The Michigan State University School of Social Work and the College of Social Science partnered with Flint community leaders to develop a new program called the Flint Community Initiative. The program, which was launched this summer, combines service learning and internship experience, and is open to upper undergraduate and graduate students from every major and college.
This innovative program is set apart by its emphasis on utilizing assets already present in Flint’s communities and amplifying their impact. According to Anna Maria Santiago, who led the collaborative effort, the mission of the initiative is to revitalize distressed areas and look at the assets of a community instead of the defecits. She explained that the main goal is to utilize and expand those assets in order to ensure a better future for that community.
Students in the program were paired with leaders of nonprofit or civic organizations to work on one of five collaborative, community-driven projects. This summer, eight student interns from four different colleges at MSU contributed over 2,400 hours of service with Flint community partners.
Ben Hendrickson and Munzer Elsir were paired with the Asbury Community Development Corporation to work on the Flint Eastside Connecting Neighbors Project. They created and implemented surveys to identify the talents of Eastside neighborhood residents. They then created a database of the skills as a resource that highlights community assets with neighbors who are willing to help one another.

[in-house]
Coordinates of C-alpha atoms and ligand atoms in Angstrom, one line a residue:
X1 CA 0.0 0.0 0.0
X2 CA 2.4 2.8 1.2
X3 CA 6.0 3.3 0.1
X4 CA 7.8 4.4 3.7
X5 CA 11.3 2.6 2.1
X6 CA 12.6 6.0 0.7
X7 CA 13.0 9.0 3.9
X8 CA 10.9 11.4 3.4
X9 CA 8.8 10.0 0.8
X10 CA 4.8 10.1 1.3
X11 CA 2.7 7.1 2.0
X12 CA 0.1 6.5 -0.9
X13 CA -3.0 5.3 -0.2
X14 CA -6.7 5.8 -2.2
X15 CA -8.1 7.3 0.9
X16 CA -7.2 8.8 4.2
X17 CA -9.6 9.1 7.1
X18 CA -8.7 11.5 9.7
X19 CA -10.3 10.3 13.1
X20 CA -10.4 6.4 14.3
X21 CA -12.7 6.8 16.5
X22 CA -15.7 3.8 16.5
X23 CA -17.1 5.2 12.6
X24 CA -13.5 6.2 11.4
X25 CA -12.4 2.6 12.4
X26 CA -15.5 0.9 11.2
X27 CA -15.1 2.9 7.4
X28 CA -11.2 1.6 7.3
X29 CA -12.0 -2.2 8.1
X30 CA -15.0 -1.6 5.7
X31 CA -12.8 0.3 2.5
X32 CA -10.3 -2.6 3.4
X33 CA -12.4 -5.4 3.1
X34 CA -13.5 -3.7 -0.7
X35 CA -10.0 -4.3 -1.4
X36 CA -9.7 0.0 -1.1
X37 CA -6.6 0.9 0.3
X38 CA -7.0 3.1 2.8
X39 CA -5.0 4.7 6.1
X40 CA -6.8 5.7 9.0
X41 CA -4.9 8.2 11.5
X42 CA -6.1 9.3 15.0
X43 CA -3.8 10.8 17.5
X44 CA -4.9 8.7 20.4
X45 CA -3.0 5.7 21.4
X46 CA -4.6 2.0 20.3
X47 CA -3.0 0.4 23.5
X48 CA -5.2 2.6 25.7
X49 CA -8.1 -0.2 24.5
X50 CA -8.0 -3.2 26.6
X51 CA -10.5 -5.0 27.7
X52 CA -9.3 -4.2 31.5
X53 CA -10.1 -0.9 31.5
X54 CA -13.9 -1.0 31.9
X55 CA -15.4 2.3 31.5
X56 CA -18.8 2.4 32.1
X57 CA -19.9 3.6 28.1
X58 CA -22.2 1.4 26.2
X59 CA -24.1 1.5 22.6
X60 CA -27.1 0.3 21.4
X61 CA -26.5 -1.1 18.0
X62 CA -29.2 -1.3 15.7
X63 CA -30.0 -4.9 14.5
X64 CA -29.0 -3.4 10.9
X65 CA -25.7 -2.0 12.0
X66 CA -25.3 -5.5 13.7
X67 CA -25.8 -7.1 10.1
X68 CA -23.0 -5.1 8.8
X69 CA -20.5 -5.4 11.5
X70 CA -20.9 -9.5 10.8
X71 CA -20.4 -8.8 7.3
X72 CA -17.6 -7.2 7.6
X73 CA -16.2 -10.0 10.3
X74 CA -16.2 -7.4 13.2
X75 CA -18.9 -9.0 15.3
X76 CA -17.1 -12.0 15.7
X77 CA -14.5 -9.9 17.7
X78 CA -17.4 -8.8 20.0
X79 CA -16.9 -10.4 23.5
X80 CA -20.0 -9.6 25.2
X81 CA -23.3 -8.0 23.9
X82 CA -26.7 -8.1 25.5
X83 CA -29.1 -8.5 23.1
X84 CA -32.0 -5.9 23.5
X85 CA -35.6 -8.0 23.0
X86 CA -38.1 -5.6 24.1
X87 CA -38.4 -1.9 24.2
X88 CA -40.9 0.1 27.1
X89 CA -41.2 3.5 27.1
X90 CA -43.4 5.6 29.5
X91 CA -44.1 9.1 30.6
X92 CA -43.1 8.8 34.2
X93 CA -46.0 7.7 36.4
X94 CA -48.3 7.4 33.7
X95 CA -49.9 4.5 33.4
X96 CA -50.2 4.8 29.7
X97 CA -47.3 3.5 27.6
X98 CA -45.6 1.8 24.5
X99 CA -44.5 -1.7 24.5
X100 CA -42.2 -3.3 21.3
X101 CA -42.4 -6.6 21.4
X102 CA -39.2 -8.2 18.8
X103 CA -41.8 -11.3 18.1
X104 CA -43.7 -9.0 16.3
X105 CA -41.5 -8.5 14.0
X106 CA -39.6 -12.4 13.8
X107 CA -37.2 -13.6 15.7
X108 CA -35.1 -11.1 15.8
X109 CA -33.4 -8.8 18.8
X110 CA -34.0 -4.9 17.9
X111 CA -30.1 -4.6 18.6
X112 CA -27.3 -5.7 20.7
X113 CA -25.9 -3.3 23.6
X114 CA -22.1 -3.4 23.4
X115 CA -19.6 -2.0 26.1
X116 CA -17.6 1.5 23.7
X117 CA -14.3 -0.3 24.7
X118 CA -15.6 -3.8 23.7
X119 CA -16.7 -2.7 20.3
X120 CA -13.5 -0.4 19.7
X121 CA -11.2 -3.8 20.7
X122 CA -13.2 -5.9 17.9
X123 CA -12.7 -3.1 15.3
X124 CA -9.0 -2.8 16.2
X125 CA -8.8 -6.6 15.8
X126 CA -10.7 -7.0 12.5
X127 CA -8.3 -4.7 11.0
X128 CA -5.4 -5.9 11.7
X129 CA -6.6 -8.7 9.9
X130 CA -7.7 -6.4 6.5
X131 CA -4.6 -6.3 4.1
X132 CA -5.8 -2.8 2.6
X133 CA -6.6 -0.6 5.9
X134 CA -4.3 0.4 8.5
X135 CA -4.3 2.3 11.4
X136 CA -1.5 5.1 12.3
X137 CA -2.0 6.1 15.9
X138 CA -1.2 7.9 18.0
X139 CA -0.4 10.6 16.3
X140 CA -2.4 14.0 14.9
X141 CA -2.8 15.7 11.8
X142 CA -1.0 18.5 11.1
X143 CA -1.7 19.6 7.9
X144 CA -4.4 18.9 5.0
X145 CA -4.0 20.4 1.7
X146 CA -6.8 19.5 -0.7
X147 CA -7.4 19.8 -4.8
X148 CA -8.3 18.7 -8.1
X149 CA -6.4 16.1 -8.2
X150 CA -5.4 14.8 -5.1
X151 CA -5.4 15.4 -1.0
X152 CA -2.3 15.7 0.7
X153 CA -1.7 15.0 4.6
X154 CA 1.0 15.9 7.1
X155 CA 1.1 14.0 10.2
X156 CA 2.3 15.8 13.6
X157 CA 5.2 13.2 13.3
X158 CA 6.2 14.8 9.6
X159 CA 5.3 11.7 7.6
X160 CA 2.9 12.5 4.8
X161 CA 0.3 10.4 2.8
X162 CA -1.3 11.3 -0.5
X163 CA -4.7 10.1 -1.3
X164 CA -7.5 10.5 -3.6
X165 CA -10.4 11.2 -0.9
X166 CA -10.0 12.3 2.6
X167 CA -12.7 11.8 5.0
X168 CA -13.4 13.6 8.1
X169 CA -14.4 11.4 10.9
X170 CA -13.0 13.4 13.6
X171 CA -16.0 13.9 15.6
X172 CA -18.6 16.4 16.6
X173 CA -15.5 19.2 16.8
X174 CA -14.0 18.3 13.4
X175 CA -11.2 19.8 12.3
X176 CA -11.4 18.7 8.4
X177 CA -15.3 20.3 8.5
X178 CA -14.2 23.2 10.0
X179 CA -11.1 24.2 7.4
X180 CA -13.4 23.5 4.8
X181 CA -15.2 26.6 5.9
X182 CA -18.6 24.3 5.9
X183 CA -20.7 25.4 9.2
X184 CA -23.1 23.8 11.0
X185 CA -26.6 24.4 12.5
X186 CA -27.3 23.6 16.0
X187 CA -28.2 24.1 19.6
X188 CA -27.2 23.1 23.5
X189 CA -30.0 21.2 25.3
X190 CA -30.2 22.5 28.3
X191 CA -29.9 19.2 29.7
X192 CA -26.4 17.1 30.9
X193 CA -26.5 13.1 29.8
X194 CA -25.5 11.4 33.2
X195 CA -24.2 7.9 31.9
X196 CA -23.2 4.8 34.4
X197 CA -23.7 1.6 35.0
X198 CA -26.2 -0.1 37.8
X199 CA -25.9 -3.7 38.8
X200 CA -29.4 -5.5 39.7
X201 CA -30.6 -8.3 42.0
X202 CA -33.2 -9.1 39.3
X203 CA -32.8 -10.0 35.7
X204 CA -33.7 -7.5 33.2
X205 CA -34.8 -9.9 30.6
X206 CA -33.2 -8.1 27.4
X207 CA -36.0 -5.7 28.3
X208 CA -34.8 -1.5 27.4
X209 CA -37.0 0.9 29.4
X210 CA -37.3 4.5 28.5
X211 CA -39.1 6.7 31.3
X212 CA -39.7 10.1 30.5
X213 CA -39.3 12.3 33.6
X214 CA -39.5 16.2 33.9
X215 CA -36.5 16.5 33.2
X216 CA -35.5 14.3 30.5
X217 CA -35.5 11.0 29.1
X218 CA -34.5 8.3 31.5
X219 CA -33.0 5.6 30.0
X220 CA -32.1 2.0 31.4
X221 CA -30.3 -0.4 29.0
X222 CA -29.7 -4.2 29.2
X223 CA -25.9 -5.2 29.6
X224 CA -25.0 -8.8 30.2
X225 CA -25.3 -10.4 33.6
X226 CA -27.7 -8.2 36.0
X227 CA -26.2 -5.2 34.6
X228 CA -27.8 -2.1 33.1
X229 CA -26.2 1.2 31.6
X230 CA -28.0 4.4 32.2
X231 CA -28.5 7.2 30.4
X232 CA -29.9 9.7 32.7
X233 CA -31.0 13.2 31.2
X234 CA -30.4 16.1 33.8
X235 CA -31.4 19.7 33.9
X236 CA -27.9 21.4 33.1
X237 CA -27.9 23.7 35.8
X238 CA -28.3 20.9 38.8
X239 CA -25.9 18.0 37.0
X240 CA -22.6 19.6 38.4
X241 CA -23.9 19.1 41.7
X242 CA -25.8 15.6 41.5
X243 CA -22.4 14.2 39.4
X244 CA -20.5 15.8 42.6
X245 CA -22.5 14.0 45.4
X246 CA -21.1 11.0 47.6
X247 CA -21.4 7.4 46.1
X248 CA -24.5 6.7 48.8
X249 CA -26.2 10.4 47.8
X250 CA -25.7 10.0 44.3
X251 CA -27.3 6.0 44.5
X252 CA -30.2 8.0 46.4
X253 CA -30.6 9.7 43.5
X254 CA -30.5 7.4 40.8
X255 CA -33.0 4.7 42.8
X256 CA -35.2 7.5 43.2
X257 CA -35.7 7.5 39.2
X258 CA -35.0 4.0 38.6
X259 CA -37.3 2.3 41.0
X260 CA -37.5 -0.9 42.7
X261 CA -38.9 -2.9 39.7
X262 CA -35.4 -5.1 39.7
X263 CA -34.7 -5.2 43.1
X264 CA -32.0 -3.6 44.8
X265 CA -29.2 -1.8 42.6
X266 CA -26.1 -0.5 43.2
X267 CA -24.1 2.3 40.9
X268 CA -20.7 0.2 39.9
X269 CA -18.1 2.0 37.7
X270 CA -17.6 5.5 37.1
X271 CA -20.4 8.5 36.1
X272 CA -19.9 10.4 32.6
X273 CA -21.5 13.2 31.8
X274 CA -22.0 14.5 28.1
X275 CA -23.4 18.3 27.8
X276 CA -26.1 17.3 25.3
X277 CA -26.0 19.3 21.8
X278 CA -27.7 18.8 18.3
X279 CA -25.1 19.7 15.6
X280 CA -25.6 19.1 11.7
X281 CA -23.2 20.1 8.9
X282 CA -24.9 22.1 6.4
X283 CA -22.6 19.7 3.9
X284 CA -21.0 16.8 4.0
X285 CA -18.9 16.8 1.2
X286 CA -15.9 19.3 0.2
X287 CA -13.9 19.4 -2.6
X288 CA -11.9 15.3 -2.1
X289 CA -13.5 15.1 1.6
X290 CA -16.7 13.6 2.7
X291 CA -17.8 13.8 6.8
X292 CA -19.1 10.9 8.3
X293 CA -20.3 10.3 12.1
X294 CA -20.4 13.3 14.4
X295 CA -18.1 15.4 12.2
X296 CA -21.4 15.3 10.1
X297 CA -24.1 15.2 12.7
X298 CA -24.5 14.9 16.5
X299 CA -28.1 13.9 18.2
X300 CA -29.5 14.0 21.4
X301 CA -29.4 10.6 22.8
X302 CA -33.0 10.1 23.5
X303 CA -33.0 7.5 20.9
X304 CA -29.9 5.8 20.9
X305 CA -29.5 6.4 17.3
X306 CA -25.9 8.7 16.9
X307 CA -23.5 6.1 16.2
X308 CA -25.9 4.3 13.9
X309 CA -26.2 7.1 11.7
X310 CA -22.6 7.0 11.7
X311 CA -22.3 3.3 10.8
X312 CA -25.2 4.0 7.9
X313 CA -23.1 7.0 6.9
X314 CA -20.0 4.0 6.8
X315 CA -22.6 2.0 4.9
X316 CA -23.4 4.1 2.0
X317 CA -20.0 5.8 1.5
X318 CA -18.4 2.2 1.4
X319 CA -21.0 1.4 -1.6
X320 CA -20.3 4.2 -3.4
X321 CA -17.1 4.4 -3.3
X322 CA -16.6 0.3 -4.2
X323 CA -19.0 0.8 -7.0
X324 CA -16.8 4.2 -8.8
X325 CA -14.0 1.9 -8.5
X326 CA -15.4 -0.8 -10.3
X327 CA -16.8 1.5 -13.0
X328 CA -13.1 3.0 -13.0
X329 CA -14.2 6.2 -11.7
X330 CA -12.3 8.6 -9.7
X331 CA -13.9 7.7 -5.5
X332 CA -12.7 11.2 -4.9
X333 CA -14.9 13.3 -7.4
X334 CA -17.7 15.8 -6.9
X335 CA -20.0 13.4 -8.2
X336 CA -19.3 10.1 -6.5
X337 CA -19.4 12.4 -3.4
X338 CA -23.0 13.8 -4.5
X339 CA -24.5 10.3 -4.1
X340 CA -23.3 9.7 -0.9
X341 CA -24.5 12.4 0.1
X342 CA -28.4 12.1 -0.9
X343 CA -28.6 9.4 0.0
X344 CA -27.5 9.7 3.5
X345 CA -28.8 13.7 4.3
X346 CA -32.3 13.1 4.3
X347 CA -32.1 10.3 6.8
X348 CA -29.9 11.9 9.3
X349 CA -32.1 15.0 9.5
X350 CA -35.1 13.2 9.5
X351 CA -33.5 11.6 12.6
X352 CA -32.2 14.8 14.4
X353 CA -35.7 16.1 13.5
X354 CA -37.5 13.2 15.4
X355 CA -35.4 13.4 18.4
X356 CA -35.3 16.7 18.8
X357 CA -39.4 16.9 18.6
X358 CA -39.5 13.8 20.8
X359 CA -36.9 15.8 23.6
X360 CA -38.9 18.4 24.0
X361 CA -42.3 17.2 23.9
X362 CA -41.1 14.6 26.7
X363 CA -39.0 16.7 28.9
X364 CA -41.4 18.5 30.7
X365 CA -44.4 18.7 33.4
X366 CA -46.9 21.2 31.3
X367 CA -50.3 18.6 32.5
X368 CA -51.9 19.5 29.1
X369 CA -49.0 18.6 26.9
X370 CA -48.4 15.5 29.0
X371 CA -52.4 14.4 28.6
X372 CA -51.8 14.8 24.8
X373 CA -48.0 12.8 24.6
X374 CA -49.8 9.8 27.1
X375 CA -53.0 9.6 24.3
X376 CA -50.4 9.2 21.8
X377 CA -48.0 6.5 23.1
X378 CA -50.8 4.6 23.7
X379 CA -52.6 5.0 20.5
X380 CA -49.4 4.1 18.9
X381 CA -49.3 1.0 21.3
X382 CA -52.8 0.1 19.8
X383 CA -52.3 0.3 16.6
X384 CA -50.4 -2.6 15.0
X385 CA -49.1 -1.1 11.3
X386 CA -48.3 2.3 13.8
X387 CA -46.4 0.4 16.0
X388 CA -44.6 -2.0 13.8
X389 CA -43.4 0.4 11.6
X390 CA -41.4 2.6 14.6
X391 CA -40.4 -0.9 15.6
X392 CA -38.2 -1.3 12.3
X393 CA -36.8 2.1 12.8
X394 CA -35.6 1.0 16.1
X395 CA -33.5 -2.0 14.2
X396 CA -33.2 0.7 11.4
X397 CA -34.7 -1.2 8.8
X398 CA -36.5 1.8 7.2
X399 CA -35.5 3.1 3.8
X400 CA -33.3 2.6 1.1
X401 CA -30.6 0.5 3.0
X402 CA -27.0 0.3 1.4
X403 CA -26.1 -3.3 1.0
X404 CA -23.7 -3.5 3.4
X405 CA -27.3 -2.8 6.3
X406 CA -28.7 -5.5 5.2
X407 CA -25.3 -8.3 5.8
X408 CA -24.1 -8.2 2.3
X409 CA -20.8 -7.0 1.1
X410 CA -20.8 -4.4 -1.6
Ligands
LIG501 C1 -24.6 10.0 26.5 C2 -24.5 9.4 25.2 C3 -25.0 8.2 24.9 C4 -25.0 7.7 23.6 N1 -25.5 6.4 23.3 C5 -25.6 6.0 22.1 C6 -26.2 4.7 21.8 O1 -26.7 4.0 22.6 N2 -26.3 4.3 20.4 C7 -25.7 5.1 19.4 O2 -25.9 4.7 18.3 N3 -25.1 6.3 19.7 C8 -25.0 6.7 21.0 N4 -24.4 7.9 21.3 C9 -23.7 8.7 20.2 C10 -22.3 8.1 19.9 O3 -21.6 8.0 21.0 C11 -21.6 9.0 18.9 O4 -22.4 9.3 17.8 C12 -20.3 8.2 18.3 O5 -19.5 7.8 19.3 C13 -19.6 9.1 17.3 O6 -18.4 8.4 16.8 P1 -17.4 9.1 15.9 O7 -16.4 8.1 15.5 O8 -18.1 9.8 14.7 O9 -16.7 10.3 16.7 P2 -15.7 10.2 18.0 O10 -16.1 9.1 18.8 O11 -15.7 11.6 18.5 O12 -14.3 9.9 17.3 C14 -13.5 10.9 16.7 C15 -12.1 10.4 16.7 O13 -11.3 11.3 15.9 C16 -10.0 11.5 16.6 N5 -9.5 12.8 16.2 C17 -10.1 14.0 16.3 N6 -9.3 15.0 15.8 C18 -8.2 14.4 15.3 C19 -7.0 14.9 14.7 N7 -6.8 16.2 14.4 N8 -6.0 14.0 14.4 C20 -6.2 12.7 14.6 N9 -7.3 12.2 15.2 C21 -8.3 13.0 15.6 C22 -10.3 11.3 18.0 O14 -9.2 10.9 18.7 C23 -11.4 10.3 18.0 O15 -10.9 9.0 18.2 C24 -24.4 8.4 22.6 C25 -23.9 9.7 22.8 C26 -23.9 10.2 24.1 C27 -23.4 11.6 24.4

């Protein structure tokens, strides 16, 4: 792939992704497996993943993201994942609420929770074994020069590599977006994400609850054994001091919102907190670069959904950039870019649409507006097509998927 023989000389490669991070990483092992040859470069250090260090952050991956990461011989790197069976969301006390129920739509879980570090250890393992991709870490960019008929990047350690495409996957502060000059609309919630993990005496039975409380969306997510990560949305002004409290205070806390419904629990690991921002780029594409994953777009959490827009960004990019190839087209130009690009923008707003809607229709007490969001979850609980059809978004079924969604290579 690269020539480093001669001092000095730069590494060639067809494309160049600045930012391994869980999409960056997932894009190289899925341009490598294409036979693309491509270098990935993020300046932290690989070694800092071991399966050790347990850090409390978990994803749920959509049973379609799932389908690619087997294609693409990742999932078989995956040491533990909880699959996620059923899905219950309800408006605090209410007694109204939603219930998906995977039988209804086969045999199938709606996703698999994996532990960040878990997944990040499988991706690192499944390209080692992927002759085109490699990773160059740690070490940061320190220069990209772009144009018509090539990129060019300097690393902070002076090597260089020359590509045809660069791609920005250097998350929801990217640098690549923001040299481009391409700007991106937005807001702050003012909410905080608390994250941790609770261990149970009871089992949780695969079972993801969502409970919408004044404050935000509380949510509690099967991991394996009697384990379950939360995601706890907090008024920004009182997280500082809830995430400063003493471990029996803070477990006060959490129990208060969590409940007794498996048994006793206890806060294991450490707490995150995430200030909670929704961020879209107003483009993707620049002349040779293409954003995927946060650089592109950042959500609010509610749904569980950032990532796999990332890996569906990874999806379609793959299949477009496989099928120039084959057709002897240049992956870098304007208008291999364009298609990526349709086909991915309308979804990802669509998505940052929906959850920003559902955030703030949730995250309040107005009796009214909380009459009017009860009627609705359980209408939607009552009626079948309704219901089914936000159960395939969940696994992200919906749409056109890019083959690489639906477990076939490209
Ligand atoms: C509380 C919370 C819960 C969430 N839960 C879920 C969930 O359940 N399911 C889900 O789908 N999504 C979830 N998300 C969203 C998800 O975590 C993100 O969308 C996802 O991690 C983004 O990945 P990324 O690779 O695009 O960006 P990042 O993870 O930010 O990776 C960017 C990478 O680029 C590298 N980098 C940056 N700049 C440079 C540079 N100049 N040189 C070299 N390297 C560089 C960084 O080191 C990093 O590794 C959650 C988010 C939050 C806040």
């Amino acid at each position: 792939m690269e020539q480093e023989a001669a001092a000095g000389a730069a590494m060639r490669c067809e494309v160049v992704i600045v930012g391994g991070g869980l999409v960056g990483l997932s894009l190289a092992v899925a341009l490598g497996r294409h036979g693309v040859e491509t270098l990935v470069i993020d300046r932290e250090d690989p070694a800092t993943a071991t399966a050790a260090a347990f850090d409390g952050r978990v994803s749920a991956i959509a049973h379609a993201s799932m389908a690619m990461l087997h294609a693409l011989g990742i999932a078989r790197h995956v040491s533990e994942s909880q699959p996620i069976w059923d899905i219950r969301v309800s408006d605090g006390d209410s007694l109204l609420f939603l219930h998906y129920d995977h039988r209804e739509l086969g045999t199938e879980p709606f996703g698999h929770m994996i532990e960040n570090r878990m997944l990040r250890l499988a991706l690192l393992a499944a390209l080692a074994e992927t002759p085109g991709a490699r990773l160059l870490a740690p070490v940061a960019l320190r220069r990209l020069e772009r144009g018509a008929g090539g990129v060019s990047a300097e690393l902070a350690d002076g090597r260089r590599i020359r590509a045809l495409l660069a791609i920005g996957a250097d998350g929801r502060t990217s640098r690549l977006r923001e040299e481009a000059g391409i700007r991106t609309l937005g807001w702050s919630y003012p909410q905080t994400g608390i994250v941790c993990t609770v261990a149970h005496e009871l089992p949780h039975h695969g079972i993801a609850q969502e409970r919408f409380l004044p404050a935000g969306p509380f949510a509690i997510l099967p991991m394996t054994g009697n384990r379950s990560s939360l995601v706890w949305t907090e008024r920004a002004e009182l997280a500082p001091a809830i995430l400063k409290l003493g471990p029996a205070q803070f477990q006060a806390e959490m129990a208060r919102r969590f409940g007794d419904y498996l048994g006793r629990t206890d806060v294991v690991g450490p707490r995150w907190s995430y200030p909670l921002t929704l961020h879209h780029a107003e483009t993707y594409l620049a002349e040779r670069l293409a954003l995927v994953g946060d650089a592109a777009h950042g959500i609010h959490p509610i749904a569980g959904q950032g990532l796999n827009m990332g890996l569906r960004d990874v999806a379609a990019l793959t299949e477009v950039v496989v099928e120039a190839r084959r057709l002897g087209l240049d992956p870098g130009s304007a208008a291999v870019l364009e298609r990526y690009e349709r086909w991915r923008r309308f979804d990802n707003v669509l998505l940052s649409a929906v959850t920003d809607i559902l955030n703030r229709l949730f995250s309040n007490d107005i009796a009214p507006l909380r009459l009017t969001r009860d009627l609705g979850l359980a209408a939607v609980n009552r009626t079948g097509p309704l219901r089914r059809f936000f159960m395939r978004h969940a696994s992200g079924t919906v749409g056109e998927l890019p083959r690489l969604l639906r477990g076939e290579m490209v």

“After this project, I realized the importance of community strength,” reflected Hendrickson. “Focusing on existing assets and allowing residents to lead community development is much more effective than outside help. With the right opportunities, community members can lead the way.”
Adriyonna Fields and Alexis Smith completed their internship project with "Keep Genesee County Beautiful." They developed a resource guide of local talent to assist Flint Park Adopters with creating programming in the parks as well as created a survey instrument for monitoring park usage.
When asked to give advice to a student interested in the Flint Community Initiative, Fields replied, “The learning for this course is a process of discovery. This course will give you the chance to develop your own reason and thought from personal experiences and the readings. You have to put more thought and effort into most of your responses rather than repeat what someone else says.”
Students and Flint community organizers interested in getting involved with the program are encouraged to learn more by visiting the program’s website or contact program coordinator and professor Monica Villarreal at email@example.com.